This week’s Post-Mortem offers extra insight into last night’s controversial episode of Game of Thrones, “The Dance of Dragons,” with new interviews from Liam Cunningham, Iain Glen, Michiel Huisman, D.B. Weiss, and more.
Liam Cunningham has two great new interviews out today, the first with Vulture. The actor who plays Davos Seaworth talks about the shocking events of last night’s episode and his reaction when he received his scripts last year:
I remember reading the last two episodes, and I forgot to close my mouth when reading both of them. They’re dramatically delicious, and difficult as well. Difficult as a viewer. But I mean that in a good sense. You’ll be looking through your fingers. I think we’ll have people screaming at the television. It’s going to be such a treat for the audience.
On saying goodbye to Shireen portrayer Kerry Ingram:
I had a little moment with Kerry. We exchanged gifts, as our characters did. I gave her a little silver stag, and she gave me a beautiful cushion with an embroidered stag on it, and it was completely by coincidence that we both had these little stag things that we gave to each other. I think in was in the last couple of days before production shut down for the season. So it was sad, because I really respect her, not only as a glorious young lady and a beautiful human being, but she’s also fantastically professional and well prepared on set. She’s got a wicked sense of humor as well. She’s just lovely. So professionally, I’m really sad that I won’t be working with her again. Those were some of my favorite scenes, what I did with her.
In the New York Times, Cunningham described losing Shireen as “an awful loss, both professionally and personally,” since he loves working with Ingram. Of working with her, he says:
There’s an old actor’s saying about how you don’t work with children or animals. I disagree with both of them. Some of the best times I’ve ever had were working with kids, because there’s an honesty to them.
Of people saying the show is being too cruel by killing Shireen, Cunningham says:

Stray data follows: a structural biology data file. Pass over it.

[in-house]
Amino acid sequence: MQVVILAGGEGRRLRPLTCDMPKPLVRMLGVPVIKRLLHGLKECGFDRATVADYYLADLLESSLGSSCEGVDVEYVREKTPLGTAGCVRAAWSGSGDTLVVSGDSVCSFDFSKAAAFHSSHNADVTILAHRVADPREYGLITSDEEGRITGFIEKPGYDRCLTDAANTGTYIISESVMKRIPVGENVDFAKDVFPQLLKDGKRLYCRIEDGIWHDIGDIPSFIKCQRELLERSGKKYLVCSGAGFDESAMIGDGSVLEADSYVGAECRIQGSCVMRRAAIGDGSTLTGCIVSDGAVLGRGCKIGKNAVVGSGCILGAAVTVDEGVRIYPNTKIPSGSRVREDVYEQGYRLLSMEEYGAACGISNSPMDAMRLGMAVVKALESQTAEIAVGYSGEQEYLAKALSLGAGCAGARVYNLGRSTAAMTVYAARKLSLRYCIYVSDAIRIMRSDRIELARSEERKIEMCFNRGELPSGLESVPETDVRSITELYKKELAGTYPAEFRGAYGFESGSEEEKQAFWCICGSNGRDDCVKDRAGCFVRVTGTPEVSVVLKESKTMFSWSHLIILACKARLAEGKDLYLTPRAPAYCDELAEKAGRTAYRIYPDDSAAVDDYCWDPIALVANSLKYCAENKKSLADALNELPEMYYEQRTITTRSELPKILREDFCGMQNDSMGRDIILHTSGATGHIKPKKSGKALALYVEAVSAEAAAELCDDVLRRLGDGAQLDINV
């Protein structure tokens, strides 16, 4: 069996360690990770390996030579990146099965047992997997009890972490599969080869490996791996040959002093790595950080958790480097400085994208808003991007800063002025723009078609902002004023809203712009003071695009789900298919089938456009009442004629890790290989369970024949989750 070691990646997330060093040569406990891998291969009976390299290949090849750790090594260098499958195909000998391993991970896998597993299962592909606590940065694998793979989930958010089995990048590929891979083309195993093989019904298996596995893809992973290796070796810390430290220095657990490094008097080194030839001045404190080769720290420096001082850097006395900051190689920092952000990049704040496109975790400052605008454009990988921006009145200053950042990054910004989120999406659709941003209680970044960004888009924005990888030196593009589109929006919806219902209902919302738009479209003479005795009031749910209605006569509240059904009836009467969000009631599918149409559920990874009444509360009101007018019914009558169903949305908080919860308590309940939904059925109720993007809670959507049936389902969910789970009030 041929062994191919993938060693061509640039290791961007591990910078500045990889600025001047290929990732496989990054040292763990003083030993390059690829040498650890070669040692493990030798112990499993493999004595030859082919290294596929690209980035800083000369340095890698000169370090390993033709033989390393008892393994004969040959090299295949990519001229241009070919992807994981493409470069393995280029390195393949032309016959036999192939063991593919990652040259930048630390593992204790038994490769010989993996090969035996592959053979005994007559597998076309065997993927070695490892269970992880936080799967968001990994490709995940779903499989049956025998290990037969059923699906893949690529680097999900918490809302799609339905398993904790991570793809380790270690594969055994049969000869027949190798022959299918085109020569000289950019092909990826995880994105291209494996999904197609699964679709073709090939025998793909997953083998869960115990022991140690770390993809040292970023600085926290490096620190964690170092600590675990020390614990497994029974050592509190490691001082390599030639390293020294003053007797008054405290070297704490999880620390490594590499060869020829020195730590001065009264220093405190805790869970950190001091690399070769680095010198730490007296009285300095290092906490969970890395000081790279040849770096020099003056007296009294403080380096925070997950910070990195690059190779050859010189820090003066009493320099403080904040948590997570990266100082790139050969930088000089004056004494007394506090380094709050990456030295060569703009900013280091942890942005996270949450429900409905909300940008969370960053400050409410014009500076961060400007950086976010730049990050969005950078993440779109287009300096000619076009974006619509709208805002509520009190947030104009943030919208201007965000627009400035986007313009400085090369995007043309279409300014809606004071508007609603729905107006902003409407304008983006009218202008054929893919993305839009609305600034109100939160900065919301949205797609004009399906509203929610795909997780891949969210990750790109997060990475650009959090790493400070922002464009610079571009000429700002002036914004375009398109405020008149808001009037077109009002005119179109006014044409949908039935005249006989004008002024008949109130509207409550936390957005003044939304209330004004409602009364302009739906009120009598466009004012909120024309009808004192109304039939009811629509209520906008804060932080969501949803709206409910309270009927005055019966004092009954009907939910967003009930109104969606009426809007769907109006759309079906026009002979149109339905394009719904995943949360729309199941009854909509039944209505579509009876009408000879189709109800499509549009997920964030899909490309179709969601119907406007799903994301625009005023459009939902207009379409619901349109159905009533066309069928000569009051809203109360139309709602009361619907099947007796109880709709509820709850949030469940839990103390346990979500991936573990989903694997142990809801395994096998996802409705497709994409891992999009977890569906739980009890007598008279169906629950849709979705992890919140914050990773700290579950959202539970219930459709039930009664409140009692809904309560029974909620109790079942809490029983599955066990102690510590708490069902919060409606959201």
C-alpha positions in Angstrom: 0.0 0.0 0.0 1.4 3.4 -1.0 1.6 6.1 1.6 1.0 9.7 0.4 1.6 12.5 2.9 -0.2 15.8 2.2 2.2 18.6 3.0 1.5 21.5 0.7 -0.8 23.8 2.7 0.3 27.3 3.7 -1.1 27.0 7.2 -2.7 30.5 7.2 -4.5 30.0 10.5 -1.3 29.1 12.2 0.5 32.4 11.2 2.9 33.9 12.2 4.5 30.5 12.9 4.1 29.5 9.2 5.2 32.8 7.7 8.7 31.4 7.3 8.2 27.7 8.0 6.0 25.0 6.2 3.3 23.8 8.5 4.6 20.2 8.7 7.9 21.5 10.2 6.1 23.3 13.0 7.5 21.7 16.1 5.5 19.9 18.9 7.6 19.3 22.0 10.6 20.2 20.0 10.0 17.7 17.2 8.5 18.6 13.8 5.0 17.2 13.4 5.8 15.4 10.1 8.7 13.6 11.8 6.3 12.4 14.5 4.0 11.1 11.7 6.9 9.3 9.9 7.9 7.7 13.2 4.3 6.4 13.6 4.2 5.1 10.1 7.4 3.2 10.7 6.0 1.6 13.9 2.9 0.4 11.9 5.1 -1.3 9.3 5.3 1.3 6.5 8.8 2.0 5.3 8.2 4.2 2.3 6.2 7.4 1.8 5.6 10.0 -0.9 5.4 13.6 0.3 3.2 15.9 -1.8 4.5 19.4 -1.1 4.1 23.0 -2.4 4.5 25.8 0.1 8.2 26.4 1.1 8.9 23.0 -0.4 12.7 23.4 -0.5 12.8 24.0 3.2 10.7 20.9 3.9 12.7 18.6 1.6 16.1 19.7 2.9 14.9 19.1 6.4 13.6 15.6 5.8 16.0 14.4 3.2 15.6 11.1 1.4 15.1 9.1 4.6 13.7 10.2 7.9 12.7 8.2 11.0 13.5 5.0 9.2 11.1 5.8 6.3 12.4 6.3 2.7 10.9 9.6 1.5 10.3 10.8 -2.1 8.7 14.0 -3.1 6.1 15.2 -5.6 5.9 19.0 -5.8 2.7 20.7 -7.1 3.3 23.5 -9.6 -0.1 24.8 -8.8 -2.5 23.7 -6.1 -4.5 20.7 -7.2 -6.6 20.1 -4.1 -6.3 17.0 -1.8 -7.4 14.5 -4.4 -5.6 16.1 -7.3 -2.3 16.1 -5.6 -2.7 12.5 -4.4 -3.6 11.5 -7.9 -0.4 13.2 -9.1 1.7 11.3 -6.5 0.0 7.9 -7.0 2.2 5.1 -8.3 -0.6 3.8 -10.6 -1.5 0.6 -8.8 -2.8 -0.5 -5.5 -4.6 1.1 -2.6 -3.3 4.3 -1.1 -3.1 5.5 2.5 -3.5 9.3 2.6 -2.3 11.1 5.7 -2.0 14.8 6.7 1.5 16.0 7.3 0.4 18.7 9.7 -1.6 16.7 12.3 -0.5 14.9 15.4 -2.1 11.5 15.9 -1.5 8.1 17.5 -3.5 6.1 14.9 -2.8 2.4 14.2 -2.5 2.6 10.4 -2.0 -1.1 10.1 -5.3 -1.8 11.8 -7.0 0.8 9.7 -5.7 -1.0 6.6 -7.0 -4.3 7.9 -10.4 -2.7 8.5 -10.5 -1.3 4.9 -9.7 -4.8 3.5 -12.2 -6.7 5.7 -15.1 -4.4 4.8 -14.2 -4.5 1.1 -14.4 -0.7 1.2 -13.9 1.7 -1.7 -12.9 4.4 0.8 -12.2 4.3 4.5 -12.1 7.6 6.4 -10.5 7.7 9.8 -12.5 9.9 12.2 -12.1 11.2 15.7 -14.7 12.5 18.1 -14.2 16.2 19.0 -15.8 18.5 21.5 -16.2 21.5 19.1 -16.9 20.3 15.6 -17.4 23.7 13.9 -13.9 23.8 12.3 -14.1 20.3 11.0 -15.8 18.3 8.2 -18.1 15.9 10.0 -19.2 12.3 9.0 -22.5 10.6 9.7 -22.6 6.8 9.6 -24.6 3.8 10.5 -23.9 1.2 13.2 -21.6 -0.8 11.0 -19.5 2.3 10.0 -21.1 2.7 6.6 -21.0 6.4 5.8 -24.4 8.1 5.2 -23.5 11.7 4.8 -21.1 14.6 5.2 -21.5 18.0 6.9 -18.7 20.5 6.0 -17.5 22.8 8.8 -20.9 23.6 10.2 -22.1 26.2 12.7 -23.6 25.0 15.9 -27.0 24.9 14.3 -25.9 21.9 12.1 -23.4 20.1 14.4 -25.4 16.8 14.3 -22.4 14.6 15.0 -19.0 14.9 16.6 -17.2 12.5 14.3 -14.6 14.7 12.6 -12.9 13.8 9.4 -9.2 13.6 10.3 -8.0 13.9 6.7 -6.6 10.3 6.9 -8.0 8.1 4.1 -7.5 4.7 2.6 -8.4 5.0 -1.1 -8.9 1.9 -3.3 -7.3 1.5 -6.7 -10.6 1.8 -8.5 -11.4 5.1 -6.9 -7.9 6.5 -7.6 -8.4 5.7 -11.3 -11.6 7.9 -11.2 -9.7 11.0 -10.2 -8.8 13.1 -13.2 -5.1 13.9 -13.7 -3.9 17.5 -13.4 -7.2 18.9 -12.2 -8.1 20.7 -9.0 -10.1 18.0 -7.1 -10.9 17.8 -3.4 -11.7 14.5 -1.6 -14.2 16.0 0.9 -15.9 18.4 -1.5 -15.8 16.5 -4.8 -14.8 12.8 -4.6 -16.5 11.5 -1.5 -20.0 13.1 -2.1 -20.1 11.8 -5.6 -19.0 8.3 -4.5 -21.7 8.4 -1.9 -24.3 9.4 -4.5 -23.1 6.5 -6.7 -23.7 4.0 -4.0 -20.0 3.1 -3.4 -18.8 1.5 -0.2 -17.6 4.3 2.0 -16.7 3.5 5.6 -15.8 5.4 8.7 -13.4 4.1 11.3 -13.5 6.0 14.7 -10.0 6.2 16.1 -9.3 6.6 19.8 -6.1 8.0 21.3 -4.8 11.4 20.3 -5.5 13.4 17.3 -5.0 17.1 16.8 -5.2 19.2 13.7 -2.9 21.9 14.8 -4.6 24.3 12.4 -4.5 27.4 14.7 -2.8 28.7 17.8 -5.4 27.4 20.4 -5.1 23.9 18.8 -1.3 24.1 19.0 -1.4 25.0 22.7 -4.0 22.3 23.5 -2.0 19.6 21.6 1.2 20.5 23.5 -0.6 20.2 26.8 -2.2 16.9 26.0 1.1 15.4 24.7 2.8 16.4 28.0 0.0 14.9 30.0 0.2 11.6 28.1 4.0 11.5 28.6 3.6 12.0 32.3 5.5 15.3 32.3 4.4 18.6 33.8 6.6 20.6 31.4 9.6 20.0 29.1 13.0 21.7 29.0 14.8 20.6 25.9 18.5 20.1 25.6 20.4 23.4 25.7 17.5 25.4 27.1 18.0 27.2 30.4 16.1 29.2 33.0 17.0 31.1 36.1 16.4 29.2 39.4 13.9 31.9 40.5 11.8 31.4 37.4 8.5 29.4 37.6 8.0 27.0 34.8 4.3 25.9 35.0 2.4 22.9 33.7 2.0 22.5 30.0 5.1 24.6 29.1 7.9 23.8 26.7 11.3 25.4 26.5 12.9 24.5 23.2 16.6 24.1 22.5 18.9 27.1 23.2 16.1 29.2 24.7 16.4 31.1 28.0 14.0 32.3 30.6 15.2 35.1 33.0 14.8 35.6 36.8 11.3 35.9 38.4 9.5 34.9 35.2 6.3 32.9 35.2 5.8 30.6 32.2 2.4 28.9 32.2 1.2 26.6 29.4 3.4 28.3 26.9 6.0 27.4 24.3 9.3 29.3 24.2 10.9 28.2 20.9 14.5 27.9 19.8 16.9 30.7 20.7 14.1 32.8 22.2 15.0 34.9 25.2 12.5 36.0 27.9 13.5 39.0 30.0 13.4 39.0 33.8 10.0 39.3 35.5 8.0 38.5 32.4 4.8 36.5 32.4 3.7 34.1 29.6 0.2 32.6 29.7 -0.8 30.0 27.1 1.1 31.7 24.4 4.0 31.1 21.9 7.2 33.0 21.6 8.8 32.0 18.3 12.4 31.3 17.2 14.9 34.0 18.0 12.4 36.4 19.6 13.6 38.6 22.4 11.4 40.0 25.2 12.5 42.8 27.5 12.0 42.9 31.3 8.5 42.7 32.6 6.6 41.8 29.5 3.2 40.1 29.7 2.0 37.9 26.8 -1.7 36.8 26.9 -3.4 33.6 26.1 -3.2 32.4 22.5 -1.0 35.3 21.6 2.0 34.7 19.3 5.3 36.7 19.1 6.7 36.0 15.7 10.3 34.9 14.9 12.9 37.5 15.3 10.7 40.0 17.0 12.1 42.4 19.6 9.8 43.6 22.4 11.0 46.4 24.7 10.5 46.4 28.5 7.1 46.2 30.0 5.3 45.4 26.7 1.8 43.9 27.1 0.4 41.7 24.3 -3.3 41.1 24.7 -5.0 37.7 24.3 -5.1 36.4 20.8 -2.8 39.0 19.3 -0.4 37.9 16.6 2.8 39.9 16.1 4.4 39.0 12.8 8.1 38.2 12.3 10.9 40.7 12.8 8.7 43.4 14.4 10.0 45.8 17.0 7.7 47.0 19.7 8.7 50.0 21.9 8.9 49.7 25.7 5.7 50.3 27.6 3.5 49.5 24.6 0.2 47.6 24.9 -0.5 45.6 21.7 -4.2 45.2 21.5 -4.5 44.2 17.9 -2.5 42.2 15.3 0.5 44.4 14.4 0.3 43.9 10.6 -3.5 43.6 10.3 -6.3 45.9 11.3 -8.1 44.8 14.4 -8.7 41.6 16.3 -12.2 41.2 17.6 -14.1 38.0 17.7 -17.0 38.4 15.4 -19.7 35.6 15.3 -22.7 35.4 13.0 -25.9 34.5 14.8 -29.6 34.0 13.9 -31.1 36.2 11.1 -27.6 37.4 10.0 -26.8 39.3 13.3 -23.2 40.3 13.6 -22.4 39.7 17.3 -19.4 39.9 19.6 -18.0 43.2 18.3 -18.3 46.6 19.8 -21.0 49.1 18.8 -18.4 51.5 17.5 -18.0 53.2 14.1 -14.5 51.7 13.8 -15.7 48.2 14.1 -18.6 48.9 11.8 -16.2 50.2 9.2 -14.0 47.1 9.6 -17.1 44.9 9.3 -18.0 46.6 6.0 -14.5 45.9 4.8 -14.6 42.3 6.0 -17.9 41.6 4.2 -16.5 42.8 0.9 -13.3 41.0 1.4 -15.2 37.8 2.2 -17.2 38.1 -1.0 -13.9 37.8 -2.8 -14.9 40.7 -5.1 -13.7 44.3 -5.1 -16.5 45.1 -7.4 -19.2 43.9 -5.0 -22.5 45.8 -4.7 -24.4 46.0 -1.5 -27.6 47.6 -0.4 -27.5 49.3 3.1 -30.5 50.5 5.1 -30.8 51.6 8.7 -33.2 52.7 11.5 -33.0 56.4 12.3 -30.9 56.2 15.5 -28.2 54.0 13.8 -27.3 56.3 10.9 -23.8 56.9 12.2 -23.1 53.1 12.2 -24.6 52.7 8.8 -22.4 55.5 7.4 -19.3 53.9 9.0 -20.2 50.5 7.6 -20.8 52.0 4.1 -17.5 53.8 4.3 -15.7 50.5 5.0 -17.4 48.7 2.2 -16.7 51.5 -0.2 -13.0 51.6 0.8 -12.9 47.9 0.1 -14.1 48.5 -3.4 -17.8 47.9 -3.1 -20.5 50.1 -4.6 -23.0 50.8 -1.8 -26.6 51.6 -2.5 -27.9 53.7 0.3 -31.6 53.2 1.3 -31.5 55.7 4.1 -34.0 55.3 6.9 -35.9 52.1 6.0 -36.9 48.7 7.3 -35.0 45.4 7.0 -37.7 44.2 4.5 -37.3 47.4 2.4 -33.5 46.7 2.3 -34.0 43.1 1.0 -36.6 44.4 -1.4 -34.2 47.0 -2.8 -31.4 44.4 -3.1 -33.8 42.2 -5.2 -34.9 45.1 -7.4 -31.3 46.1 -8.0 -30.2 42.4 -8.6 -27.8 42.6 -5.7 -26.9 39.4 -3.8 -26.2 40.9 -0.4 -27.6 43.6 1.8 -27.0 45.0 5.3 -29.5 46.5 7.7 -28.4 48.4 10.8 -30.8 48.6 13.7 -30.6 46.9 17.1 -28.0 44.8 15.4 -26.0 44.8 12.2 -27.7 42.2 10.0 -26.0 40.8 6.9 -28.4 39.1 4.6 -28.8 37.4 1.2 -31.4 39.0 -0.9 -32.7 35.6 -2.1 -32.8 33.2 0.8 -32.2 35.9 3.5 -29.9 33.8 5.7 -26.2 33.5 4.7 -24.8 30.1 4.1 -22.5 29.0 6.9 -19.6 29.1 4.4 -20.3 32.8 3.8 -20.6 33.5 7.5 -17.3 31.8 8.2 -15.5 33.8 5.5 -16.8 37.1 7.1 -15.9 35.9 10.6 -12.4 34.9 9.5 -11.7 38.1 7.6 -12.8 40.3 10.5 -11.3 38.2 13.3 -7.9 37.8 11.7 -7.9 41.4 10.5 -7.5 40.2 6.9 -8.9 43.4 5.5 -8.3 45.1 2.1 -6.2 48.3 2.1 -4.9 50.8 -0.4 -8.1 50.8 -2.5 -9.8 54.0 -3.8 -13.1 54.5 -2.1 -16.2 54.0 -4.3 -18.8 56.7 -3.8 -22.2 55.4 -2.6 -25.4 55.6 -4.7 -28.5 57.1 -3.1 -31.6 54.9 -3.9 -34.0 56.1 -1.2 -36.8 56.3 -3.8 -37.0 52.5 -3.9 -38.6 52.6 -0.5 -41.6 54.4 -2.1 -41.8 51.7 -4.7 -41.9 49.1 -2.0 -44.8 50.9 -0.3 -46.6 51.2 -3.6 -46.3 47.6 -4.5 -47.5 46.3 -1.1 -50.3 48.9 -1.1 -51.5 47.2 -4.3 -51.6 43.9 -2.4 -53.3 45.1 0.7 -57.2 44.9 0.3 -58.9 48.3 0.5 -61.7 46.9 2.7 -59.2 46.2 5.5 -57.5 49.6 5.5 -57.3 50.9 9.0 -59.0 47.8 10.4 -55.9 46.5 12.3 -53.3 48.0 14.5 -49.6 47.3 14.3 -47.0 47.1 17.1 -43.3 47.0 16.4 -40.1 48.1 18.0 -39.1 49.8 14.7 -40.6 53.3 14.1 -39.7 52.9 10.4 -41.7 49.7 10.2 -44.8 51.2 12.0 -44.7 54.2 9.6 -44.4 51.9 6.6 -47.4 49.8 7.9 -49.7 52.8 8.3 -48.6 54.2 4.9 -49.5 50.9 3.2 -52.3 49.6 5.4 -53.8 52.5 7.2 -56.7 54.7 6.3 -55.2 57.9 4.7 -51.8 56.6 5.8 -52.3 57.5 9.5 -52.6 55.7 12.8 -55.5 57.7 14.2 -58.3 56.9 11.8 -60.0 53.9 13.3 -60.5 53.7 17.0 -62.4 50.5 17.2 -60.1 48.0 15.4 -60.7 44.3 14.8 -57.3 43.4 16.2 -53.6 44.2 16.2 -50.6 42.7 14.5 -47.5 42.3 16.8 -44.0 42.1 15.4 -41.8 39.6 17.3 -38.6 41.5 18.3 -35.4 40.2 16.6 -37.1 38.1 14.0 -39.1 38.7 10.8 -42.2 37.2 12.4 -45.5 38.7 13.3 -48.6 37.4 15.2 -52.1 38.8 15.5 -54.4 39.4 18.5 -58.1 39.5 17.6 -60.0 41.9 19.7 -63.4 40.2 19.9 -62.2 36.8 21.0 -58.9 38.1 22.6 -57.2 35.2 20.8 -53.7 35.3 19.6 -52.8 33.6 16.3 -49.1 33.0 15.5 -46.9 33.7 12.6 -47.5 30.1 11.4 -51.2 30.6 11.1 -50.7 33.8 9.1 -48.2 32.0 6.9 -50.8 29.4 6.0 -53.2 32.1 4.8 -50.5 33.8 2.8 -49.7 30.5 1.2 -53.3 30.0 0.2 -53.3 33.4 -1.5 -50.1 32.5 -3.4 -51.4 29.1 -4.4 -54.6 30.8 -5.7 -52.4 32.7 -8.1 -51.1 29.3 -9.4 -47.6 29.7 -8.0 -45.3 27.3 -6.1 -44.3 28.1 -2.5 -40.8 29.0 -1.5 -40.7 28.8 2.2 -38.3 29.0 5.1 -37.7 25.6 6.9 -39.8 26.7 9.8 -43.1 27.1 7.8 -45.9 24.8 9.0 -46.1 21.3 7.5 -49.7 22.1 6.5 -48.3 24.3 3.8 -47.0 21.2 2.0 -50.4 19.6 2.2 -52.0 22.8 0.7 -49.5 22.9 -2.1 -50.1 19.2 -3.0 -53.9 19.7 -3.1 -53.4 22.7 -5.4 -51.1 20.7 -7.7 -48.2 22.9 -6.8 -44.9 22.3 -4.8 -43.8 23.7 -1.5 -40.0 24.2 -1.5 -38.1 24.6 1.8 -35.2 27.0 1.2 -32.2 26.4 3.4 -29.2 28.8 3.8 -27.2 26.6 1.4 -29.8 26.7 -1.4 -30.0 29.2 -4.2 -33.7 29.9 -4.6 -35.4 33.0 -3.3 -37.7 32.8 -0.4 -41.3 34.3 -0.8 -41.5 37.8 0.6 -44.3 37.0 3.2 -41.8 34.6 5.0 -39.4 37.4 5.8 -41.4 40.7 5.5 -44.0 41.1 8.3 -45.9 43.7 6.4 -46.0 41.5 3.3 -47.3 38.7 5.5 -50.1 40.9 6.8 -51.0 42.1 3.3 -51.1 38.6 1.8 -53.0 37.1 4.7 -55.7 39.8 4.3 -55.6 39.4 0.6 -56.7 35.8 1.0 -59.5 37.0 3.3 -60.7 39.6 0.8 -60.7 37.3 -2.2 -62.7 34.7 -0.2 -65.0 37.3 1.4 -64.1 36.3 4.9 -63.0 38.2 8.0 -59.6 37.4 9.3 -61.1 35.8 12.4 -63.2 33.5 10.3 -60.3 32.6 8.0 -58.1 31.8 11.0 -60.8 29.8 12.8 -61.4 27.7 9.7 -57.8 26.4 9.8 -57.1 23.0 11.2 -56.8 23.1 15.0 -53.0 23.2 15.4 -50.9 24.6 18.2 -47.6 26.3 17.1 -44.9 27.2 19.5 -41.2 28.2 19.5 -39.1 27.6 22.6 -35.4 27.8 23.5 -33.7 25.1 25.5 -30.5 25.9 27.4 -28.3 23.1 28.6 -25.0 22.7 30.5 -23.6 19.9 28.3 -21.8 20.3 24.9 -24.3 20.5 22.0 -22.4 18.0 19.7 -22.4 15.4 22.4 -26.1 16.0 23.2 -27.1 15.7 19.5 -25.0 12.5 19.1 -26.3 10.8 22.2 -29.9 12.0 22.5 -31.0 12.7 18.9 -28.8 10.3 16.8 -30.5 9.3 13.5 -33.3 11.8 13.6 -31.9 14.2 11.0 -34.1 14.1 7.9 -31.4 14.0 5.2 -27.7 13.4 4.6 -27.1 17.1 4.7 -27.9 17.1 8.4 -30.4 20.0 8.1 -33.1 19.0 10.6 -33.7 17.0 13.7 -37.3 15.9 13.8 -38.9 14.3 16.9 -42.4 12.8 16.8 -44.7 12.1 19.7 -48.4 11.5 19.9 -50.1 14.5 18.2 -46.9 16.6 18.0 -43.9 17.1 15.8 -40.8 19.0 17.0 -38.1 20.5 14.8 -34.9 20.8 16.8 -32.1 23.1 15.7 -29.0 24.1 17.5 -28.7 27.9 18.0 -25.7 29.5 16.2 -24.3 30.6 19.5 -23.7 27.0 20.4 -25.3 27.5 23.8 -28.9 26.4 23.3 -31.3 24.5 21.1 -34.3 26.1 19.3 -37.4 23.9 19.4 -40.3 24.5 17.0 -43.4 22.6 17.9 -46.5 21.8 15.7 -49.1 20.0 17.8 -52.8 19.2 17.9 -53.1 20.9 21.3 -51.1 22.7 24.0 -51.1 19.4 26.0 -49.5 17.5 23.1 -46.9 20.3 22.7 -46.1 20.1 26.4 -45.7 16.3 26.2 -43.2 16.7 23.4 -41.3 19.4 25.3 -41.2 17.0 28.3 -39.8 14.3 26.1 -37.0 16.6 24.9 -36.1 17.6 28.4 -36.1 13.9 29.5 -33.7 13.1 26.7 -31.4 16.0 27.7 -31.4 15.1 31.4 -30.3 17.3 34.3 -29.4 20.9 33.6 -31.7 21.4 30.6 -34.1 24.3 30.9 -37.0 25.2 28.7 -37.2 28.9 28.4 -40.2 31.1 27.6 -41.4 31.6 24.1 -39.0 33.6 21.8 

It should be horrific. But there’s been many a horrific thing. We’ve only to look at any time Joffrey showed up on screen. Bad things happen to good people on this show, and good things happen to bad people. That’s one of the reasons I think audiences like it, is it’s not condescending. It expects you to bring your brain along. The controversy with Sansa- so many people were heartbroken. It shouldn’t have been the reward for someone who was growing in stature and growing as a woman. But it’s “Game of Thrones” and it’s challenging. The best kind of television should mess with your head.
Showrunner and writer D.B. Weiss talks to Entertainment Weekly about the decision to have Stannis sacrifice his daughter this week.
“Horrible things happening to people in this show, and this is one that we thought was entirely [narratively] justified,” he says to EW. “It was set-up by the predicament that Stannis was in. It will be awful to see, but it’s supposed to be awful.”
Examining the subject further, Weiss says:
The very first time we saw Stannis and Melisandre, they were burning people alive on the beaches of Dragonstone and it’s really all come to this. There’s been so much talk of king’s blood, and the power of king’s blood, and it all leads ultimately, fatally, to Shireen’s sacrifice, and it’s one of the most horrible moments we’ve shot … It’s obviously the hardest choice he’s ever made in his life and for Stannis it comes down to ambition versus familial love and for Stannis and for Stannis sadly that choice is ambition.
For more in-depth discussion of the subject from Weiss, check out the complete interview at Entertainment Weekly.
Making Game of Thrones has two new interviews up today. The first is with Iain Glen who had a huge night in “The Dance of Dragons,” with Jorah tearing up the gladiator ring.
He says of the match:
There’s one point where he feels that it’s over, and he looks to her. I don’t think he wants her to stop it – he’s willing to sacrifice himself – but he’s saying, “Do you believe me now?” It forces Daenerys to react. Jorah can see her panic and fear. But she’s a strong lady and she’s made her decision. There’s a lovely moment after the fight when everything goes pear-shaped, a hand is offered and a hand is taken. Something is forgiven and united at the moment.
The second interview is with the man who plays Dany’s other admirer, Michiel Huisman.
MGOT asks if Daario processed Hizdahr’s death in the chaos of Daznak’s Pit. The actor says:
Yes. I haven’t seen the episode yet, but I hope that registers. Daario thinks that Hizdahr’s going to do something to Dany and then he gets stabbed in the back like, 20 times. I hope that moment reads where I’m thinking, “OK… I guess I was wrong about this dude.
Head over to MGoT to read more of Iain and Michiel’s interviews about making the episode.
In this week’s Inside the Episode, David Benioff and D.B. Weiss discuss Stannis’s decision, Arya’s opportunity with an old enemy, the epic sequence of Daznak’s Pit, and Dany’s connection to Drogon. (Note: the much-discussed “When George first told us about this” quote from Benioff is around the 1:30 mark.)
Alexander Siddig and Nikolaj Coster-Waldau discuss the uneasy trust developing between the Martells and the Lannisters in Dorne.
George R.R. Martin educates fans on the legendary fighting pits of Meereen.